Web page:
The headlines this week is that several banks in the USA and the UK have banned the usage of bank cards to purchase crypto currencies (CC’s). The stated reasons are impossible to think – like wanting to curtail money laundering, gambling, and protecting the retail investor from excessive risk. Interestingly, the banks will allow bank card purchases, rendering it clear that the only real risks being protected are their own.
With a bank card you are able to gamble at a casino, buy guns, drugs, alcohol, pornography, everything and anything you need, but some banks and credit card companies desire to prohibit you from using their facilities to purchase crypto currencies? There has to be some believable reasons, and they are NOT the reason why stated.
One thing that banks are frightened of is how difficult it should be to confiscate CC holdings when the credit card holder defaults on payment. It would be more difficult than re-possessing a residence or even a car. A crypto wallet’s private keys can be put on a memory stick or a bit of paper and easily taken off the country, with minimum trace of its whereabouts. There can be a high value in certain crypto wallets, and the credit card debt may never be repaid, resulting in a declaration of bankruptcy and a significant loss for the bank. The wallet still contains the crypto currency, and the owner can later access the private keys and use a local CC Exchange in a foreign country to convert and pocket the money. A nefarious scenario indeed.
We’re most certainly not advocating this type of unlawful behavior, however the banks are aware of the chance and some of them desire to shut it down. This can’t happen with debit cards whilst the banks are never out-of-pocket – the amount of money comes out of your account immediately, and only if there is enough of your hard earned money there to begin with. We struggle to find any honesty in the bank’s story about curtailing gambling and risk taking. It’s interesting that Canadian banks are not jumping with this bandwagon, perhaps realizing that the stated reasons for doing so are bogus. The fallout from these actions is that investors and people are now aware that credit card companies and banks really do have the capacity to restrict what you can get making use of their credit card. This is simply not how they advertise their cards, and it is likely a shock to many users, who are quite used to deciding for themselves what they’ll purchase, especially from CC Exchanges and all the other merchants who have established Merchant Agreements with your banks. The Exchanges did nothing wrong – neither perhaps you have – but fear and greed in the banking industry is causing strange things to happen. This further illustrates the degree to which the banking industry feels threatened by Crypto Cu ieo binance rrencies.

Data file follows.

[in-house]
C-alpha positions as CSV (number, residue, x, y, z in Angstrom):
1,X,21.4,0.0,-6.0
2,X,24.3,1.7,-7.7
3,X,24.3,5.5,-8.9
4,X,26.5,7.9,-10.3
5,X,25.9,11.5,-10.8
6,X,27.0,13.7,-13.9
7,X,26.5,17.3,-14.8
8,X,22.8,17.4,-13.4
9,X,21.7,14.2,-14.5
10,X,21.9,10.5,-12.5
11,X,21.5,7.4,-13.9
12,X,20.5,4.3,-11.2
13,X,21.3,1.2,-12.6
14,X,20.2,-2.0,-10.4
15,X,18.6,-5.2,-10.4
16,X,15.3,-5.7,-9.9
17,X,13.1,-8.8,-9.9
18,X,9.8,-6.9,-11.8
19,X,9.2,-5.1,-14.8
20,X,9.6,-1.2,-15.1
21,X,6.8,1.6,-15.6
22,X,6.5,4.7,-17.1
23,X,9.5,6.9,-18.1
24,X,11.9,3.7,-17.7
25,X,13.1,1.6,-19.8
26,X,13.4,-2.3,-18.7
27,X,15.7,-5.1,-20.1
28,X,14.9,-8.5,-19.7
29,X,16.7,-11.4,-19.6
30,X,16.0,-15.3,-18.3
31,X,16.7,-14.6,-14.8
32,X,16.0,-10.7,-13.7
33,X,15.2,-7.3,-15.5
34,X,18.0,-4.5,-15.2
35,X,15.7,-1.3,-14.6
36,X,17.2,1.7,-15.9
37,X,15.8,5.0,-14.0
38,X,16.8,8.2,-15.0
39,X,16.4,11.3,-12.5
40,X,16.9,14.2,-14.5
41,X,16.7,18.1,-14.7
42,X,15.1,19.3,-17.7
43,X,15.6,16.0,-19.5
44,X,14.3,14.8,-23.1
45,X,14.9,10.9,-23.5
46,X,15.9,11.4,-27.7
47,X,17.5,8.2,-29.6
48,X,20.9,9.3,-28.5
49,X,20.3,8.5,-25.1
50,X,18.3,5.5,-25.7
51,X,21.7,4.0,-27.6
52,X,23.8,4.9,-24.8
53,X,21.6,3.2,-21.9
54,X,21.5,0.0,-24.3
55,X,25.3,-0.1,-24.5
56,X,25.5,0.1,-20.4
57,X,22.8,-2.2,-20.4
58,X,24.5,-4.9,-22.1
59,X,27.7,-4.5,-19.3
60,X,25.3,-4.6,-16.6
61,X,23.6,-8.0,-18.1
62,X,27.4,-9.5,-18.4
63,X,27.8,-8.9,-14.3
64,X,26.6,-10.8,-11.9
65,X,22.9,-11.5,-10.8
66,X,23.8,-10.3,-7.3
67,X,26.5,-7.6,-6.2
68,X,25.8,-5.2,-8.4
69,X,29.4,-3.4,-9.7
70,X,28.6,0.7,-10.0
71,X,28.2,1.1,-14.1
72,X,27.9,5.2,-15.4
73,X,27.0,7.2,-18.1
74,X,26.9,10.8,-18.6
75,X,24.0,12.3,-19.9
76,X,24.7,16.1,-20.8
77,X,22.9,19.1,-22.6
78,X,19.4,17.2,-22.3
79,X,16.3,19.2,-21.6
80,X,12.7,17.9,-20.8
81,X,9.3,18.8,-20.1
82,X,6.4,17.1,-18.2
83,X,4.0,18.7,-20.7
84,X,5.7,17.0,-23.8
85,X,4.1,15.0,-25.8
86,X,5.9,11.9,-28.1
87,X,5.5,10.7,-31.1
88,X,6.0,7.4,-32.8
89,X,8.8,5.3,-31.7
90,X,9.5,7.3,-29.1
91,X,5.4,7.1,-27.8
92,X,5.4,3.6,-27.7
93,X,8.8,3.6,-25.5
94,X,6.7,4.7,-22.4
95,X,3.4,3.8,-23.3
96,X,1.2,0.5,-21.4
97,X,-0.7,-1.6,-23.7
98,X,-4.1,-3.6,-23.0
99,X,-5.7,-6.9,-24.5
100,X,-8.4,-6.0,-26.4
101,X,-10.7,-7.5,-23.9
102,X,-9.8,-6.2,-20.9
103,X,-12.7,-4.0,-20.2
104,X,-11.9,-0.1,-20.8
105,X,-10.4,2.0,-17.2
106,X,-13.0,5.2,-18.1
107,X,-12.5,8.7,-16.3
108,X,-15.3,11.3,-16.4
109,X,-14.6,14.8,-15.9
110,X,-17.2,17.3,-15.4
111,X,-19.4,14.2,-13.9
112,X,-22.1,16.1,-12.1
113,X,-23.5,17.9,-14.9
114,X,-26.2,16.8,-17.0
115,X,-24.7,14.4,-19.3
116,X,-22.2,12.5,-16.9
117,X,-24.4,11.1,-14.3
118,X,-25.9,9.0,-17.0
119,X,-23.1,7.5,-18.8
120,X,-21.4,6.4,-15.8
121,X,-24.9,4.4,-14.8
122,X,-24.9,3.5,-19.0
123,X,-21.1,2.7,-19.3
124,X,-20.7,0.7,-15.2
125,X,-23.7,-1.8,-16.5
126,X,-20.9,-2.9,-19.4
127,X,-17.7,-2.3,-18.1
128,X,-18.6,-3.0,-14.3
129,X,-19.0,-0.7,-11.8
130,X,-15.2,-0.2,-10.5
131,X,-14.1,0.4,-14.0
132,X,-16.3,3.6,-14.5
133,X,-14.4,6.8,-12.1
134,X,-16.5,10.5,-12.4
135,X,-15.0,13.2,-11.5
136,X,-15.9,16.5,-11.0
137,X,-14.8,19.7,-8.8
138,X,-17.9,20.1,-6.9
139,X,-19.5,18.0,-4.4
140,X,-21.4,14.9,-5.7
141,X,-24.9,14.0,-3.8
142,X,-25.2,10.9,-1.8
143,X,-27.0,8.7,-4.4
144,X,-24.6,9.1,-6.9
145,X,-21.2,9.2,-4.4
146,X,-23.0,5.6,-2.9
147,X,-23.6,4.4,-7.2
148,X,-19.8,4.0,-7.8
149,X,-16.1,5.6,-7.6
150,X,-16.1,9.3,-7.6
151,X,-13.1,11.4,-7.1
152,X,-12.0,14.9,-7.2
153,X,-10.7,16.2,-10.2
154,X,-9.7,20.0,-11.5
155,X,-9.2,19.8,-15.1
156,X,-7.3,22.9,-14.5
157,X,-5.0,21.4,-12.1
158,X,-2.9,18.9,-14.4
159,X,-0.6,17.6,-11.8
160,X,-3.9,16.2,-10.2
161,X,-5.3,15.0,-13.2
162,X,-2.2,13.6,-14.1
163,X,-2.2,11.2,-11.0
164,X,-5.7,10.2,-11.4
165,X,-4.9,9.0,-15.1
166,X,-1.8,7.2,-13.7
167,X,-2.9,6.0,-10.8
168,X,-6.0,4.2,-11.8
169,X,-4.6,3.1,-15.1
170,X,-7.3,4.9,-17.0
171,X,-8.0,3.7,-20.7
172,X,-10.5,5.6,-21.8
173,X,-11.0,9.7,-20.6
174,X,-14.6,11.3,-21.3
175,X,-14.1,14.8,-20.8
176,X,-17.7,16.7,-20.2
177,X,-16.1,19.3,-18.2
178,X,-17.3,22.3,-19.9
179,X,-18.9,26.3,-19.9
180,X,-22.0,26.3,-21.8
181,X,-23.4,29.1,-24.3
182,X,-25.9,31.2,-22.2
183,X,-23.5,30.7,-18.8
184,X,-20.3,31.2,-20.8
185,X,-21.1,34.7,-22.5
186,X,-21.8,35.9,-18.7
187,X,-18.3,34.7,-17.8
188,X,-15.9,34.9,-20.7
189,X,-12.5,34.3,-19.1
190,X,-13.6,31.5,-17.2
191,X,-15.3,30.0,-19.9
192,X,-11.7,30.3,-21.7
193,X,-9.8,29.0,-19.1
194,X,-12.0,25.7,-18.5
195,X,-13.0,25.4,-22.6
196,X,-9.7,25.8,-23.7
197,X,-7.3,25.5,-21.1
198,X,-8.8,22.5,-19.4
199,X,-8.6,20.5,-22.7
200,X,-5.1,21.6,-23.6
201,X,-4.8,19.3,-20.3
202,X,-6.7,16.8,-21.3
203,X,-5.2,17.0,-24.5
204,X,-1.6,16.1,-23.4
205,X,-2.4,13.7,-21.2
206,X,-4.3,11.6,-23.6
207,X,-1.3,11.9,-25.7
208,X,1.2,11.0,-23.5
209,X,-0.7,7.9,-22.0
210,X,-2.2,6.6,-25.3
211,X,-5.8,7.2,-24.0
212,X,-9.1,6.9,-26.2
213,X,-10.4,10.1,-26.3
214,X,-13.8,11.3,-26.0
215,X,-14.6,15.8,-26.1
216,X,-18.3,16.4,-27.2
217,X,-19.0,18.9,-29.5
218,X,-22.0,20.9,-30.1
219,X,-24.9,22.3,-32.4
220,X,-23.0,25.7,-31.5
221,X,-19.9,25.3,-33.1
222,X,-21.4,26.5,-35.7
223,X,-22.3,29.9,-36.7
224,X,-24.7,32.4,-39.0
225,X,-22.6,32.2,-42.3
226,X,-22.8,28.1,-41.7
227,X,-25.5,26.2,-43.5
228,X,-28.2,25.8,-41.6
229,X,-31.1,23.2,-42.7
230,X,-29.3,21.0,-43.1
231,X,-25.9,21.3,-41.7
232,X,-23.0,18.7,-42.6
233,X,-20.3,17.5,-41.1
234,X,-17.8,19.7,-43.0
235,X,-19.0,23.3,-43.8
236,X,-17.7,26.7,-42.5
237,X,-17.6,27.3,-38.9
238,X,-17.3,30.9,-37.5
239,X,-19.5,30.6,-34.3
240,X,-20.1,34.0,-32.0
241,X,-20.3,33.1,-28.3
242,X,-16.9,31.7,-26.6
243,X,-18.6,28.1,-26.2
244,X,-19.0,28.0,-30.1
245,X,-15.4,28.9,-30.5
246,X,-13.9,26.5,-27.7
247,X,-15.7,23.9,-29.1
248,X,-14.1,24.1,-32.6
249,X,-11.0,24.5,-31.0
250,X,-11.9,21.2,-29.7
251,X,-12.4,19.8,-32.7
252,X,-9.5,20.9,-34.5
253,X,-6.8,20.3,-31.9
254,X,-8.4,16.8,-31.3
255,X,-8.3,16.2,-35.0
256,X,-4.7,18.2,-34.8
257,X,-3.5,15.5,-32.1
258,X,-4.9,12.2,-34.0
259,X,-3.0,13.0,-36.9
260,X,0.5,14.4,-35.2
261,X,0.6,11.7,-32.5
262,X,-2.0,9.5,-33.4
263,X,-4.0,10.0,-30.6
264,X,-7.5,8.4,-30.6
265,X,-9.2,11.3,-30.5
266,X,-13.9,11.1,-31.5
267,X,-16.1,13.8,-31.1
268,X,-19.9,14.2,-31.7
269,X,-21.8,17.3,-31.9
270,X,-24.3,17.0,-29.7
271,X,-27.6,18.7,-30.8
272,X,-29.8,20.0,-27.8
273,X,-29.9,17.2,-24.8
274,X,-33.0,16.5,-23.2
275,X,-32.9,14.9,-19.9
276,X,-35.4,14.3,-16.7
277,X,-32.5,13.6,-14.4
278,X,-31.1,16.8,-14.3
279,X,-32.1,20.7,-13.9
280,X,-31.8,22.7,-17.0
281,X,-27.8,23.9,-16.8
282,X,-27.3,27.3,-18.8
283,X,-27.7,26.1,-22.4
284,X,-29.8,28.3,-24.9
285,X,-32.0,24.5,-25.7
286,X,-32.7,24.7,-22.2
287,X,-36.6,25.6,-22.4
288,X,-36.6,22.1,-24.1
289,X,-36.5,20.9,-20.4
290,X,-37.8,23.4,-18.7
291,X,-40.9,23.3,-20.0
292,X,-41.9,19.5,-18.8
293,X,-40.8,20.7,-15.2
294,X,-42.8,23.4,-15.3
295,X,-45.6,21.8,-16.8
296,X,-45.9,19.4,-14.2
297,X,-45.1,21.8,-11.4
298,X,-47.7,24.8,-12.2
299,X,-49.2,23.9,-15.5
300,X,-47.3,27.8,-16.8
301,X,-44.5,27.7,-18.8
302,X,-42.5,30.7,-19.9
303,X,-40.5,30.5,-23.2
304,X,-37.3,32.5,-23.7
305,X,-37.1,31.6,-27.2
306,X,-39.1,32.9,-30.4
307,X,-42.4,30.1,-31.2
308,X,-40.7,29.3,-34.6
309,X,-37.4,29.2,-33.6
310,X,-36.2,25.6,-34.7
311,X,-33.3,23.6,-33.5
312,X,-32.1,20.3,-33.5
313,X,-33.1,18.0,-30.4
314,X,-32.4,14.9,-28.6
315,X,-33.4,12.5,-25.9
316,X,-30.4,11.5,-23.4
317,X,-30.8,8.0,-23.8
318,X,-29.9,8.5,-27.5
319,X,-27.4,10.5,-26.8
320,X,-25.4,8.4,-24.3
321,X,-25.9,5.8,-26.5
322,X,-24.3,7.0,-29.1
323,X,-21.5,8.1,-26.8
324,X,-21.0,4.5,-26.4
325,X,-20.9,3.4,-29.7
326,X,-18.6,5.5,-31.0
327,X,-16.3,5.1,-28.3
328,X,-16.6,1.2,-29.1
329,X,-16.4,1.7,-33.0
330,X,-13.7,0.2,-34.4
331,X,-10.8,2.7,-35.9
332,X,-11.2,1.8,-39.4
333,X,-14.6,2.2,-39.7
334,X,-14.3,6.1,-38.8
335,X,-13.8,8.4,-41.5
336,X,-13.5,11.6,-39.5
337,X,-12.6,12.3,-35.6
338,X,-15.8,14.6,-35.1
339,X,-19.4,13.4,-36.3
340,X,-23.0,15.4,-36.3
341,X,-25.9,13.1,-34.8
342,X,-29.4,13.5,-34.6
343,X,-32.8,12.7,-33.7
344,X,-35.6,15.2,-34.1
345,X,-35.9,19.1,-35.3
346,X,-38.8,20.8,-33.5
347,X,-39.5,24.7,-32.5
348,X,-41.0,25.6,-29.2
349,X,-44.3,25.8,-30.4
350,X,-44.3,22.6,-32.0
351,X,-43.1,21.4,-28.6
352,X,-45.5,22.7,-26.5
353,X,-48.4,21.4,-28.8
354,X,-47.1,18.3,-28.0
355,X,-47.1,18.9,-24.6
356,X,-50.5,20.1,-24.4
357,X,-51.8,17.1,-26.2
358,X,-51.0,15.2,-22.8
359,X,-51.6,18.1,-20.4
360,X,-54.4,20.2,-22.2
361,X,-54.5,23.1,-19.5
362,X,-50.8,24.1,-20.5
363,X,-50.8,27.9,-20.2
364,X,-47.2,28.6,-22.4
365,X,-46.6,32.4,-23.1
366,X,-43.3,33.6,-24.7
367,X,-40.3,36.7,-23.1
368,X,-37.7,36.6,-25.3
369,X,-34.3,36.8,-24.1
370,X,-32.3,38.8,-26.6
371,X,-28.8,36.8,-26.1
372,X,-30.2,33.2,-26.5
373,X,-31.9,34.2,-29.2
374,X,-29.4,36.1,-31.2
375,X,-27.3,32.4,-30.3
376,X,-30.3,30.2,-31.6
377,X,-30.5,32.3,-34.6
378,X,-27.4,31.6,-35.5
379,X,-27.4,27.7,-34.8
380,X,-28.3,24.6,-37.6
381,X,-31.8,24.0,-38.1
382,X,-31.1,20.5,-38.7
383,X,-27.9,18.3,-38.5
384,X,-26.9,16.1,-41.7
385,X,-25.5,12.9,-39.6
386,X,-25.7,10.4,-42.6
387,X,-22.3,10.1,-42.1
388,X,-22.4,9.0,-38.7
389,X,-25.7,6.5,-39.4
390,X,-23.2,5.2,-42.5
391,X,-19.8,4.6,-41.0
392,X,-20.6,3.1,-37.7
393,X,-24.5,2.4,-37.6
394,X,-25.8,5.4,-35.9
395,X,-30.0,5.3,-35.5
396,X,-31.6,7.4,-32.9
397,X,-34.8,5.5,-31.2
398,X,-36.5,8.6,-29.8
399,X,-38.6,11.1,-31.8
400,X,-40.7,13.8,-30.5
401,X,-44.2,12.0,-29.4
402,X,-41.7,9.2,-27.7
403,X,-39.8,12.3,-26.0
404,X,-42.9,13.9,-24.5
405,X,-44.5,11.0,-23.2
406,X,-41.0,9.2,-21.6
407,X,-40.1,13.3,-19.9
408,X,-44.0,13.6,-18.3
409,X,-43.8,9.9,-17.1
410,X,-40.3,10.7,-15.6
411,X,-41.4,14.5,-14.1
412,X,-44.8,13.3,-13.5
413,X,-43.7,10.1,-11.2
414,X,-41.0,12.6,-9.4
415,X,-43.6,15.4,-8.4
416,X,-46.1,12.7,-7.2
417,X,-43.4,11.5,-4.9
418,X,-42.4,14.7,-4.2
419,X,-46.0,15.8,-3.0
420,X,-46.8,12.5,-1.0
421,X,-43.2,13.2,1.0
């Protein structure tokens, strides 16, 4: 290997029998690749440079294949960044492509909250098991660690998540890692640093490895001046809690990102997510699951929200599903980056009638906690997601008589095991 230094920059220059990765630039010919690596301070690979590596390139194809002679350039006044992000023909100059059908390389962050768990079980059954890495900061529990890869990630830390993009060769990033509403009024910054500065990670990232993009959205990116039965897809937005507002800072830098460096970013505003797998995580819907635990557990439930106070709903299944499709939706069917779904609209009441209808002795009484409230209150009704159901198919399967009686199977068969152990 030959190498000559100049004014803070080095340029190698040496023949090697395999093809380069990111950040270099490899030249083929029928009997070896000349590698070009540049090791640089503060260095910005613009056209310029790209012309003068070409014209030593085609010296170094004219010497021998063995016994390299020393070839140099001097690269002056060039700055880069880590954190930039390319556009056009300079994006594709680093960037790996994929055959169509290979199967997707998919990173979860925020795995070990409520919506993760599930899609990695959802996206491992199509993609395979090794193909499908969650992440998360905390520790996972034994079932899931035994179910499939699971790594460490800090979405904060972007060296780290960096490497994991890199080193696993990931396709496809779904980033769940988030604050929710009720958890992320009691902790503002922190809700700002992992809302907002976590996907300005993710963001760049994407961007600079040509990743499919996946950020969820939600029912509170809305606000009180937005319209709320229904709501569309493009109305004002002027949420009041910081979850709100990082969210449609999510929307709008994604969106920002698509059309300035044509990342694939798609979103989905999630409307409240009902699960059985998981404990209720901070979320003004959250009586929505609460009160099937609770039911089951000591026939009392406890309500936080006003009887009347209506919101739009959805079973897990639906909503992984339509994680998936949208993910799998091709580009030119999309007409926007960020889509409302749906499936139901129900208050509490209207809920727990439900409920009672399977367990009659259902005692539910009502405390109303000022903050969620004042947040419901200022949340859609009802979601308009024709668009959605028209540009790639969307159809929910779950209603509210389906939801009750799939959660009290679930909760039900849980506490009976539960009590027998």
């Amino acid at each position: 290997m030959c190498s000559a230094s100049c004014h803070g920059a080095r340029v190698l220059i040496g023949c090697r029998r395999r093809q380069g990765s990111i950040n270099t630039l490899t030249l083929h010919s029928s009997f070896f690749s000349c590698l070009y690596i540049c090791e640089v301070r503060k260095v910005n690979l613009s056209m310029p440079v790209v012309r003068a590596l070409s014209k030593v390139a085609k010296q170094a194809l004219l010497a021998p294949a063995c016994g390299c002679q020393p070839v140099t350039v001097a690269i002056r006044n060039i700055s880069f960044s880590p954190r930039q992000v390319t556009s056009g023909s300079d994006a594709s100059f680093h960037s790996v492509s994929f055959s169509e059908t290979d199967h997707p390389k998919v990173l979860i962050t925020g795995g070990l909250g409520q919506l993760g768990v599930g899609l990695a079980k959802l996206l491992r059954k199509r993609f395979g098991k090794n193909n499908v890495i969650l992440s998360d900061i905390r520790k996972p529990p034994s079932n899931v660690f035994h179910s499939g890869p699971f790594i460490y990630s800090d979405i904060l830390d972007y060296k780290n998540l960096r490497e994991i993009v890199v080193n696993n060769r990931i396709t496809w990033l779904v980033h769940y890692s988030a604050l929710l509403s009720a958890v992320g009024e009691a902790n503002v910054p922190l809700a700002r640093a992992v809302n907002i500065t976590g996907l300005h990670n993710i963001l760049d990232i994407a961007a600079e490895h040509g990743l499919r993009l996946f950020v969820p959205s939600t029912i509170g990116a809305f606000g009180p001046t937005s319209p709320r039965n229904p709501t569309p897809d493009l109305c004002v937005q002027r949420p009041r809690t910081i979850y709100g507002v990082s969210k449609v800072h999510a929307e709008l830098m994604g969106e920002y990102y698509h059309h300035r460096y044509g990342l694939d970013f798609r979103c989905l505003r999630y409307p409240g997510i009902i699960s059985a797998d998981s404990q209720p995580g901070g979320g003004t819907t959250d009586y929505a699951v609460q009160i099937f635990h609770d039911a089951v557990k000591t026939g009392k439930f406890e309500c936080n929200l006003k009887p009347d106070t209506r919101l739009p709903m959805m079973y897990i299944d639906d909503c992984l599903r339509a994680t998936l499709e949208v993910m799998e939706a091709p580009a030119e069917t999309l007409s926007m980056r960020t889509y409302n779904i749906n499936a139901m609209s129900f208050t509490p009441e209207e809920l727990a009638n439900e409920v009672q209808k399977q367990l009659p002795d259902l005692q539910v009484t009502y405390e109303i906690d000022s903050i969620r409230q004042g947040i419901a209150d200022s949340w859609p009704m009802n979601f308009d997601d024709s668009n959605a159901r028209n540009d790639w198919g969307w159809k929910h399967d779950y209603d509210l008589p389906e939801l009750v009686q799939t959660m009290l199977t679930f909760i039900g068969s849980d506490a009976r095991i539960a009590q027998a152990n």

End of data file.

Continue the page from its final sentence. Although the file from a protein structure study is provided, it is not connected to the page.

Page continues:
At this time there’s little cooperation, trust, or understanding involving the fiat money world and the CC world. The CC world doesn’t have central controlling body where regulations can be implemented over the board, and that leaves each country around the globe trying to figure out what things to do. China has chose to ban CC’s, Singapore and Japan embrace them, and a great many other countries are still scratching their heads. What they’ve in common is that they want to collect taxes on CC investment profits. This is simply not too unlike the early days of digital music, with the internet facilitating the unfettered proliferation and distribution of unlicensed music. Digital music licensing schemes were eventually developed and accepted, as listeners were OK with paying something due to their music, as opposed to endless pirating, and the music industry (artists, producers, record companies) were OK with reasonable licensing fees as opposed to nothing. Can there be compromise in the continuing future of fiat and digital currencies? As people around the globe have more fed up with outrageous bank profits and bank overreach into their lives, there’s hope that consumers will undoubtedly be regarded with respect and not be forever saddled with high costs and unwarranted restrictions.